Clark's history represents the pinnacle of wooden sailing ships in the mid-nineteenth century (1843–1869). The period is illustrated through "biographies" of some of the greatest ships of the day and accounts of their races across oceans to get their cargo, from tea to opium, to market.
The Clipper Ship Era began in 1843 as a result of the growing demand for a more rapid delivery of tea from China; continued under the stimulating influence of the discovery of gold in California and Australia in 1849 and 1851, and ended with the opening of the Suez Canal in 1869. These memorable years form one of the most important and interesting periods of maritime history. They stand between the centuries during which man navigated the sea with sail and oar—a slave to unknown winds and currents, helpless alike in calm and in storm—and the successful introduction of steam navigation, by which man has obtained mastery upon the ocean.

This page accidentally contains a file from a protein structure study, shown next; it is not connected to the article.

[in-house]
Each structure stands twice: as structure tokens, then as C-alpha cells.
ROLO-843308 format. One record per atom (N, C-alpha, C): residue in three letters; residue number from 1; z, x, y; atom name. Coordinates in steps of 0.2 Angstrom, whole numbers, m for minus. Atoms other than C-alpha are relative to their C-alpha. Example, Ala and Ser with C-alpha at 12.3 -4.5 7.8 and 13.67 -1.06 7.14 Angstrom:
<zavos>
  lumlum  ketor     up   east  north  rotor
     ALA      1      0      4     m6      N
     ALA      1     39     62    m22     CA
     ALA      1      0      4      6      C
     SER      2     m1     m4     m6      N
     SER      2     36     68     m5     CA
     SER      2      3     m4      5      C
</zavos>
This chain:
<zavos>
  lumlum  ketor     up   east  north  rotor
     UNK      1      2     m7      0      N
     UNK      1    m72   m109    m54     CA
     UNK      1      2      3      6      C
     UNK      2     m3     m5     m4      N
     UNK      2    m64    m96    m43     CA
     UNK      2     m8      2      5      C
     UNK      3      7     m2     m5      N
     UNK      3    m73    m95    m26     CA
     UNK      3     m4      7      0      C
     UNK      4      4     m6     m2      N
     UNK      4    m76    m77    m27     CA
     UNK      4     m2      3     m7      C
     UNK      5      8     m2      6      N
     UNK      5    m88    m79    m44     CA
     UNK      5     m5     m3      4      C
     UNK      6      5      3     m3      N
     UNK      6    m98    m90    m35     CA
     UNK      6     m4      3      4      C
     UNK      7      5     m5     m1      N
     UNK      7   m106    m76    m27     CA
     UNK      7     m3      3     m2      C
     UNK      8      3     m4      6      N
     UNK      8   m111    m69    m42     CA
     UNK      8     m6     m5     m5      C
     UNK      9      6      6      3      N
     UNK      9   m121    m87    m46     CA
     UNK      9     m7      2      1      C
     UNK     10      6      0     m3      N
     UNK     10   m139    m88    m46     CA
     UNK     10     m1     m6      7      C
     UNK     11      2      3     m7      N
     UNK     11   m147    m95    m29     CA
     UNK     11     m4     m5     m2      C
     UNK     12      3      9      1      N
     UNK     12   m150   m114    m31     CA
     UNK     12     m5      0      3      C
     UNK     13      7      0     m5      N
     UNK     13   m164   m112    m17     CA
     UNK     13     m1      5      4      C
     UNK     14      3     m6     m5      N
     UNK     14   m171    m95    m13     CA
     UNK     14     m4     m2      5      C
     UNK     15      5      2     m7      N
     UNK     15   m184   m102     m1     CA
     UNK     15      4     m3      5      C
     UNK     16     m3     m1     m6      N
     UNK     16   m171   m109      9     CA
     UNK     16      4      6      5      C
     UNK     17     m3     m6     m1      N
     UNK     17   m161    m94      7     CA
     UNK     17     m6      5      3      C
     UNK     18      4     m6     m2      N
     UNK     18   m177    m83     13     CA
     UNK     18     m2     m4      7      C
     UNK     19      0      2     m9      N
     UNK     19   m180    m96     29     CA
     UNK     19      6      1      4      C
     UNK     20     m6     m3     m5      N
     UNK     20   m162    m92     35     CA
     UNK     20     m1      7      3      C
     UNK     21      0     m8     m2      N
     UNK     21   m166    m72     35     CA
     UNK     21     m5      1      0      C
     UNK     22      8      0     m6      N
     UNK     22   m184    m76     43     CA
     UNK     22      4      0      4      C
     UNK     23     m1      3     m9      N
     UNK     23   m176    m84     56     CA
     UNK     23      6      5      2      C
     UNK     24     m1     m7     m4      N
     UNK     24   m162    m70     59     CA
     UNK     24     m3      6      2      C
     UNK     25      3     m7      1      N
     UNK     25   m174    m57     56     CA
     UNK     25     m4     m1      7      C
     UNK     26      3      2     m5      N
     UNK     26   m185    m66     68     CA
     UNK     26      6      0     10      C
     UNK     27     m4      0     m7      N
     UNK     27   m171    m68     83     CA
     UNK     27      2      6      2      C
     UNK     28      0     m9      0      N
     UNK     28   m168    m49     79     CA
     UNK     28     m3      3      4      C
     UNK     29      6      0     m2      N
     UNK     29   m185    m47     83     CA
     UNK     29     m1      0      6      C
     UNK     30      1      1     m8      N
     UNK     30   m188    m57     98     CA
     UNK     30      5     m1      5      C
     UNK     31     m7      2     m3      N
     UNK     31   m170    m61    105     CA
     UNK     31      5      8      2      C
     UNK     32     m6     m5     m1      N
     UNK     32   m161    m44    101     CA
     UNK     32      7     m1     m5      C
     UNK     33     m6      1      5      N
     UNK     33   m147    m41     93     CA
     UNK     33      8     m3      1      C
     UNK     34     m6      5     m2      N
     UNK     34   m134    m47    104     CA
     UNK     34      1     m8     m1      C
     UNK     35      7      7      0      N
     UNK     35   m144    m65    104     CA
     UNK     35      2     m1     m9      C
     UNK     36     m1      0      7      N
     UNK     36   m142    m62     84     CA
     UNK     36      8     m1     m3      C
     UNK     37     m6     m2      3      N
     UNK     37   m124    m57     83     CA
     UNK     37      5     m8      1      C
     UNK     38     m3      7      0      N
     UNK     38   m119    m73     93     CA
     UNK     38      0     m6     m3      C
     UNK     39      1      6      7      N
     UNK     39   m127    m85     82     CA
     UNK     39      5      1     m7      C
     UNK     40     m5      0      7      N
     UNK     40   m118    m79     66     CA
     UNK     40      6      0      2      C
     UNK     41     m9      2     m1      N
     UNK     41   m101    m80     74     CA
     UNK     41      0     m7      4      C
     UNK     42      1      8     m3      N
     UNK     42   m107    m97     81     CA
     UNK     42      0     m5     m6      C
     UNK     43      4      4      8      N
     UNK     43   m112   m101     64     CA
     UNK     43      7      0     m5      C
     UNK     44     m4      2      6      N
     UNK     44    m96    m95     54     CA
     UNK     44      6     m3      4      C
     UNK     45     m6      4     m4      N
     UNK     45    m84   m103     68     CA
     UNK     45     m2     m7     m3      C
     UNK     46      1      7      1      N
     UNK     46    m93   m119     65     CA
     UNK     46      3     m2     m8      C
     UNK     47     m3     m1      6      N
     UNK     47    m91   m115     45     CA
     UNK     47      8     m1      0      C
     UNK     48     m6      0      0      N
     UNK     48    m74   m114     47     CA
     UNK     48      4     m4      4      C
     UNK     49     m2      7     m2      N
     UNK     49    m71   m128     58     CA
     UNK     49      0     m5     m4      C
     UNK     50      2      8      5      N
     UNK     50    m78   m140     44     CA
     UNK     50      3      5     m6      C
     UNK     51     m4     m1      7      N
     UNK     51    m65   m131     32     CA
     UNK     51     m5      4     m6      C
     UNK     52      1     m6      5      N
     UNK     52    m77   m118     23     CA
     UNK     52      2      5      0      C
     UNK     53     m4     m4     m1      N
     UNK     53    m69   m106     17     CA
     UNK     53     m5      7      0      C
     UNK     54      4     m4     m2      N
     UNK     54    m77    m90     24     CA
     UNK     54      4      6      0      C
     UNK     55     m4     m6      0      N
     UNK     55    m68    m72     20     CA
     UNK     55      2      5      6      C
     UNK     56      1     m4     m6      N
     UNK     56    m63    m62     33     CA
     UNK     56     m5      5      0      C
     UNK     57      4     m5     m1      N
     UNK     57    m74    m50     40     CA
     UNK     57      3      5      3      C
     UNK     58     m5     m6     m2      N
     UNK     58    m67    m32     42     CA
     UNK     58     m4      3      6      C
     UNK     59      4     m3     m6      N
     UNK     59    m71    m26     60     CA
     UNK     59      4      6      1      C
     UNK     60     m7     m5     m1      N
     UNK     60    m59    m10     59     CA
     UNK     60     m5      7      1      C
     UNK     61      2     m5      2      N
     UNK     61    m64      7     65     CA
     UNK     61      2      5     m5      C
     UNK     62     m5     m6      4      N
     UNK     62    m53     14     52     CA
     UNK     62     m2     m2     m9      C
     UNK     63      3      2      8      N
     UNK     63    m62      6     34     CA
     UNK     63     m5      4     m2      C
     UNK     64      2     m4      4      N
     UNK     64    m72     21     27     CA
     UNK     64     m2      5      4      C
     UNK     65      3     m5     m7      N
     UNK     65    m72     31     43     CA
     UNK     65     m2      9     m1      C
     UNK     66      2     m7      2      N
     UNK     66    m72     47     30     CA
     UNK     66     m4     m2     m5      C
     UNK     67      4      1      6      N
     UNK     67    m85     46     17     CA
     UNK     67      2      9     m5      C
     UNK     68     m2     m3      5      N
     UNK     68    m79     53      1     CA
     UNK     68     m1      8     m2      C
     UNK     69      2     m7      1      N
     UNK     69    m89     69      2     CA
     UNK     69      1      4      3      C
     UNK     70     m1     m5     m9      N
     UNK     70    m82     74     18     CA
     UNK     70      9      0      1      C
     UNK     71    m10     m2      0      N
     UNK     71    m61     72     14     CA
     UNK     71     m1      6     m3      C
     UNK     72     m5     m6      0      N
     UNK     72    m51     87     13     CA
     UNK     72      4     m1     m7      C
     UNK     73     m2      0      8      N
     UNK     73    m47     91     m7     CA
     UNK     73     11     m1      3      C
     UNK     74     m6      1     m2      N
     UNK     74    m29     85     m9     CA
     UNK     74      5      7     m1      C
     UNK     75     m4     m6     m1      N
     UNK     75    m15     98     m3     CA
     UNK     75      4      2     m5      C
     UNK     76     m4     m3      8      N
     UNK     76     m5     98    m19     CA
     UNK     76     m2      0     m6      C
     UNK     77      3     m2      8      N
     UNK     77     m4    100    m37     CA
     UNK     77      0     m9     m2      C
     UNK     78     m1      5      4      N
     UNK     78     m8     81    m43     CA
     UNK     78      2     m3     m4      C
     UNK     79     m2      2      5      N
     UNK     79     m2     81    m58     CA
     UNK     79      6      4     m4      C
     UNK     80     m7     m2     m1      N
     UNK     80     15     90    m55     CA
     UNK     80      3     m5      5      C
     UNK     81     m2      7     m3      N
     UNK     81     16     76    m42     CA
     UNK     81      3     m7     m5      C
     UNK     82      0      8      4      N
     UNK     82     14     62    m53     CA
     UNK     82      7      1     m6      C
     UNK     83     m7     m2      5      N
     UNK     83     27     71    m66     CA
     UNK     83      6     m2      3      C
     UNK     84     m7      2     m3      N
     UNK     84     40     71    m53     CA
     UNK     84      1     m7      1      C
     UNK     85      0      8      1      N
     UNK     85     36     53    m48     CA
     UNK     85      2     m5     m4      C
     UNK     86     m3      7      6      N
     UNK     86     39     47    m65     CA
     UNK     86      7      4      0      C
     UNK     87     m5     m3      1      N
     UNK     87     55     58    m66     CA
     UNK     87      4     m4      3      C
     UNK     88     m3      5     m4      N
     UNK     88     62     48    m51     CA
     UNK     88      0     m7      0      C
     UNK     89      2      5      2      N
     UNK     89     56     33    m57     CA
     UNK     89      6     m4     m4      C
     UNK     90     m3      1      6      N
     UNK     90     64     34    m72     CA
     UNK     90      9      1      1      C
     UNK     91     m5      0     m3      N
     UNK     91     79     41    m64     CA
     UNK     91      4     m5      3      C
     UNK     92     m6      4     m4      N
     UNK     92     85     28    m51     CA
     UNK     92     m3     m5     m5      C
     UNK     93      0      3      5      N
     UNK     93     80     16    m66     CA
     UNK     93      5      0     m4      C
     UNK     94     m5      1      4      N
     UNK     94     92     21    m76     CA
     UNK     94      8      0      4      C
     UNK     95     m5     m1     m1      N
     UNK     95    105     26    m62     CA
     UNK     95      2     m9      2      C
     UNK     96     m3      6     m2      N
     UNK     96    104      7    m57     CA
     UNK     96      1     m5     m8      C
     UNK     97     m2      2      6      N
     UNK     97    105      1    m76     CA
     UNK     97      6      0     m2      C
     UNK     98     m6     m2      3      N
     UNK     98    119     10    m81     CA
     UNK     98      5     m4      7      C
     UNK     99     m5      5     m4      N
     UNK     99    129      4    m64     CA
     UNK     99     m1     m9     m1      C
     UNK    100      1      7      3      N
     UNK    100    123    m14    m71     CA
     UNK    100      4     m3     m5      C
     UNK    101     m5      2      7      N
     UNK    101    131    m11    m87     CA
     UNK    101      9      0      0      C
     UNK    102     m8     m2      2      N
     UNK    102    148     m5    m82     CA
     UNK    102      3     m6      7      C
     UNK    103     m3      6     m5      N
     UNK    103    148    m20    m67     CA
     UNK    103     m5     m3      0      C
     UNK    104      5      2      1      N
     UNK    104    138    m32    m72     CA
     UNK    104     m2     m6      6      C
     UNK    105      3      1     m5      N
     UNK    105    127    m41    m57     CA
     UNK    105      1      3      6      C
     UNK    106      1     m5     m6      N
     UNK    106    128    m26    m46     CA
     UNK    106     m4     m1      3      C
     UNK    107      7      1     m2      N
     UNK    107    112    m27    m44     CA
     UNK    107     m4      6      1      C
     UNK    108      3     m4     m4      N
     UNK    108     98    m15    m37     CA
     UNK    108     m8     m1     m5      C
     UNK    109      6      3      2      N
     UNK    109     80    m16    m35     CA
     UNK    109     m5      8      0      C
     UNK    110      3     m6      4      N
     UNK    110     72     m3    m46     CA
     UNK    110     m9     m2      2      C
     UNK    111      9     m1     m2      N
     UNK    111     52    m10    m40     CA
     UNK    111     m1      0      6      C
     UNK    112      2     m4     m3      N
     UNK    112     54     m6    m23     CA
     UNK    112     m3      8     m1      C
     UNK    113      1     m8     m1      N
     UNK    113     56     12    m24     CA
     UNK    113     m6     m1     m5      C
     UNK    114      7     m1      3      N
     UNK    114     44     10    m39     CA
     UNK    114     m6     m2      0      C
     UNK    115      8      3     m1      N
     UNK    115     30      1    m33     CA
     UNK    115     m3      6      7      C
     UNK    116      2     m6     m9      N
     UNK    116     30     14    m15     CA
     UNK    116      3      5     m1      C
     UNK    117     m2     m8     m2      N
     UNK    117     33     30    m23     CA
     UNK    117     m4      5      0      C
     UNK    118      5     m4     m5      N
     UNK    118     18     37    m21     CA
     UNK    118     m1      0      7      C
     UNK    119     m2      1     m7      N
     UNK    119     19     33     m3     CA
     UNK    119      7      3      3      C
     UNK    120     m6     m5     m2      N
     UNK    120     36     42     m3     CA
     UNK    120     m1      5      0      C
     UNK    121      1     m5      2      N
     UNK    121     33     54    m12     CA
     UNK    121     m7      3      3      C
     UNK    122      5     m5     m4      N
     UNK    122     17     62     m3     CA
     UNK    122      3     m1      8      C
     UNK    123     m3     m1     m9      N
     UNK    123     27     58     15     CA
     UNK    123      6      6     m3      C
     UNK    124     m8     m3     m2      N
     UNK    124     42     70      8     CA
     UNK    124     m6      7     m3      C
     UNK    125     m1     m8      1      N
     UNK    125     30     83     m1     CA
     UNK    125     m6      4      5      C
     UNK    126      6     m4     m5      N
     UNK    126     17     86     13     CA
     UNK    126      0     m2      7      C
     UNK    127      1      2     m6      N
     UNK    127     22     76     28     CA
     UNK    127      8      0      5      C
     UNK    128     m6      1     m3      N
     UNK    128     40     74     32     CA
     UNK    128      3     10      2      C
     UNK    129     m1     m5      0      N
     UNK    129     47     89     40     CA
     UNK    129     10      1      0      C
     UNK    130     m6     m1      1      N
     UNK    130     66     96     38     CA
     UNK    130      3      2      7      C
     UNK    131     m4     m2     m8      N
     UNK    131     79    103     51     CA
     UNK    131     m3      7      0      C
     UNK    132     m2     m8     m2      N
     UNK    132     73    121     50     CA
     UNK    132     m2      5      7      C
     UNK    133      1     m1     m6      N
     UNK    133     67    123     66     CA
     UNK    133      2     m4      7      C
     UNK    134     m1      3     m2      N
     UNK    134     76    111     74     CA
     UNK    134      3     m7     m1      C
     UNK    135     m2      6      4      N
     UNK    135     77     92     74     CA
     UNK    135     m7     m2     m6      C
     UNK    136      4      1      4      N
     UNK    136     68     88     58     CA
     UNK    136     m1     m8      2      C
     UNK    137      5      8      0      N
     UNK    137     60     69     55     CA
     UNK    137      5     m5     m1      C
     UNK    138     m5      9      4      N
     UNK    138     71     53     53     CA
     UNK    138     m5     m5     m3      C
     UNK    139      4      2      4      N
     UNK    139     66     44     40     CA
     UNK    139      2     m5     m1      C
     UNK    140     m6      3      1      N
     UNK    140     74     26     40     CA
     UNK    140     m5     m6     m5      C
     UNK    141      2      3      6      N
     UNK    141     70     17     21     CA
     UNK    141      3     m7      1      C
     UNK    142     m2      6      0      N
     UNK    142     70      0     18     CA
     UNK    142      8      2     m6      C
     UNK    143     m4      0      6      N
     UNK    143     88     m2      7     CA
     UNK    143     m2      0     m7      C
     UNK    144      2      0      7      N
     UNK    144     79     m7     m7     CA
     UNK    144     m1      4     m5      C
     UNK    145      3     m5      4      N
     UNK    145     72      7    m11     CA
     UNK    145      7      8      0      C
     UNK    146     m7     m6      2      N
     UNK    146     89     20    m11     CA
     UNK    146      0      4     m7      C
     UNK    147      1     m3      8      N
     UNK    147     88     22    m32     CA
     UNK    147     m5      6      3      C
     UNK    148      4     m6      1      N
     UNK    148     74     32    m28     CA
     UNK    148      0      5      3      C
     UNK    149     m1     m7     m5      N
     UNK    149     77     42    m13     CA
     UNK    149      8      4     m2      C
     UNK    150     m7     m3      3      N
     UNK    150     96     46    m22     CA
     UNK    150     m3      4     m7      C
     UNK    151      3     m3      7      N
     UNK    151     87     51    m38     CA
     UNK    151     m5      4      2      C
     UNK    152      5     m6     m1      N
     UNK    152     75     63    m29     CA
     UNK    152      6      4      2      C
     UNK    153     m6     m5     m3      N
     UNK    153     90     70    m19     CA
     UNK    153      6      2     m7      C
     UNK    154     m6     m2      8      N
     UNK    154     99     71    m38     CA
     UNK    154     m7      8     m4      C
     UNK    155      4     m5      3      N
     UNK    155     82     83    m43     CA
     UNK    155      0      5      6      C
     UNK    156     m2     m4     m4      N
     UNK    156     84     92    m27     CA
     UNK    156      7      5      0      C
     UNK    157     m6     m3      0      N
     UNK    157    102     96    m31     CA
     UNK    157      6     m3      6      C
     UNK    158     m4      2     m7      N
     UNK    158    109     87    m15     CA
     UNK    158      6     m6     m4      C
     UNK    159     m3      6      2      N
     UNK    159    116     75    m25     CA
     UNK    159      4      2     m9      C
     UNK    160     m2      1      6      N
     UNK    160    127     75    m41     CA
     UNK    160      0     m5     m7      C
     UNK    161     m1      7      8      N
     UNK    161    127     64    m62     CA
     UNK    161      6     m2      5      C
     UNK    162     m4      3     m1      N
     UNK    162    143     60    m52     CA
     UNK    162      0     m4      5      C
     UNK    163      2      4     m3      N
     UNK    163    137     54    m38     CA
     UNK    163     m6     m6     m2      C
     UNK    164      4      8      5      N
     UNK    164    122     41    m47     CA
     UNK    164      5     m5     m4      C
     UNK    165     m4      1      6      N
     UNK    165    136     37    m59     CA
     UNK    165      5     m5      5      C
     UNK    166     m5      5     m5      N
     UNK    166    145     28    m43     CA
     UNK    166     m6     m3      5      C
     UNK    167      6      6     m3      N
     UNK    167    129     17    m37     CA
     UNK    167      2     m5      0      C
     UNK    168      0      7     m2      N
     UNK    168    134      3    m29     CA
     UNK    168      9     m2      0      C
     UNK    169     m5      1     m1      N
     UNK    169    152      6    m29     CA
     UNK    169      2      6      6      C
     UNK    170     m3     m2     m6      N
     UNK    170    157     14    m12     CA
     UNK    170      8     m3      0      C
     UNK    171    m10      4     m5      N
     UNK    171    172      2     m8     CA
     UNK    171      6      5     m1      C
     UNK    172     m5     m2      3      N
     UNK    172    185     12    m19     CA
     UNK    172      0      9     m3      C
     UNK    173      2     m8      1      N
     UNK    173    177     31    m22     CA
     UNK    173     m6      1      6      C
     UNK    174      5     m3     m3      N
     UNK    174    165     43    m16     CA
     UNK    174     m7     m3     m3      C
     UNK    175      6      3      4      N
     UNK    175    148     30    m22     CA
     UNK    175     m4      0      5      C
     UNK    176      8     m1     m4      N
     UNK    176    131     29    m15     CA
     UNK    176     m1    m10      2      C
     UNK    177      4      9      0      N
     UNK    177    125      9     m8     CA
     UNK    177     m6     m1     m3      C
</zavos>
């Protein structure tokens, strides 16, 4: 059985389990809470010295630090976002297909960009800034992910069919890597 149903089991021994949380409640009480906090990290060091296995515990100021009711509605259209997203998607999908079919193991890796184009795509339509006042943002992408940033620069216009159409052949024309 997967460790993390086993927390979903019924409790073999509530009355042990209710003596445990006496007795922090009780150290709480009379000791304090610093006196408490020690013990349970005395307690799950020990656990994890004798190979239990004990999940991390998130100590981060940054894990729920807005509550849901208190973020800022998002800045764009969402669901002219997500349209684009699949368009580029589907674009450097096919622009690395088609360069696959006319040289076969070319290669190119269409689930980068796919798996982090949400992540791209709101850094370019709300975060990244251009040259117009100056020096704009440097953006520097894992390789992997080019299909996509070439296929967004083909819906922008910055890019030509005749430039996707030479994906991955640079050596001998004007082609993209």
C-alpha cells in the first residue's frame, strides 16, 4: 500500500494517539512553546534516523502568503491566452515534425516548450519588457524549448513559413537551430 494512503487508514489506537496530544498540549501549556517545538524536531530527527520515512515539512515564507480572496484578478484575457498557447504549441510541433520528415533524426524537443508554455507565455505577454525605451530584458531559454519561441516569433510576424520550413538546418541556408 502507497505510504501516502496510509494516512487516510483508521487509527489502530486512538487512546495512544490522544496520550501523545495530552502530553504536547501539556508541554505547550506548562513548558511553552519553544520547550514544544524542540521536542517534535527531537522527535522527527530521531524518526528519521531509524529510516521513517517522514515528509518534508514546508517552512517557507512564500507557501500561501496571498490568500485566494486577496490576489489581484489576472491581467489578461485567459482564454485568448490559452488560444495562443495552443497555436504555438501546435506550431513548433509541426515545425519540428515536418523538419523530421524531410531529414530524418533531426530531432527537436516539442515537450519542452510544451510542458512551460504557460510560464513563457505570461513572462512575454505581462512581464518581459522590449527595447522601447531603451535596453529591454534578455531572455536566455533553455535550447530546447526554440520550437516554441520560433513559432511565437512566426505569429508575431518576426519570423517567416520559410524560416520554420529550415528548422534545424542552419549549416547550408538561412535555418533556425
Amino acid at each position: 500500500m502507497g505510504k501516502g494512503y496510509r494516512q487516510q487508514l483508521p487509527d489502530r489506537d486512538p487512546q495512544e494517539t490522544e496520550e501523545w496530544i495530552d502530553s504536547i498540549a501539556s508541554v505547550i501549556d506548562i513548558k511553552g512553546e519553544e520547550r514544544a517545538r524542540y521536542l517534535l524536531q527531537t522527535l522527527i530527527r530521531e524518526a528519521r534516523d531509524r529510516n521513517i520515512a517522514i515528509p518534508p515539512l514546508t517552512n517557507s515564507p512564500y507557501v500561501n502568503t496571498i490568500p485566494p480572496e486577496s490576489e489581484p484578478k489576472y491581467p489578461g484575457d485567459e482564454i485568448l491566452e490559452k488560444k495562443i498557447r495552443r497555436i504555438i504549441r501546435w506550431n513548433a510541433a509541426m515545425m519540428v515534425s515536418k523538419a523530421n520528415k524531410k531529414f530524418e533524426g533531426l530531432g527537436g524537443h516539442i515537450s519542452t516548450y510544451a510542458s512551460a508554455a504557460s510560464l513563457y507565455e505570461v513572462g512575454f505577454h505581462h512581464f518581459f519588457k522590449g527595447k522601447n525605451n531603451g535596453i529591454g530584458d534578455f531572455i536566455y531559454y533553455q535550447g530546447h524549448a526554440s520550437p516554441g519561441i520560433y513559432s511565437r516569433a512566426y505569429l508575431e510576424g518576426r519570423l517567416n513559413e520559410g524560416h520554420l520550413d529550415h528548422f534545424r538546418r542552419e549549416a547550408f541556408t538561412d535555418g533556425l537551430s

After countless generations of evolution, this era witnessed the highest development of the wooden sailing ship in construction, speed, and beauty. Nearly all the clipper ships made records which were not equalled by the steamships of their day; and more than a quarter of a century elapsed, devoted to discovery and invention in perfecting the marine engine and boiler, before the best clipper ship records for speed were broken by steam vessels. During this era, too, important discoveries were made in regard to the laws governing the winds and currents of the ocean; and this knowledge, together with improvements in model and rig, enabled sailing ships to reduce by forty days the average time formerly required for the outward and homeward voyage from England and America to Australia.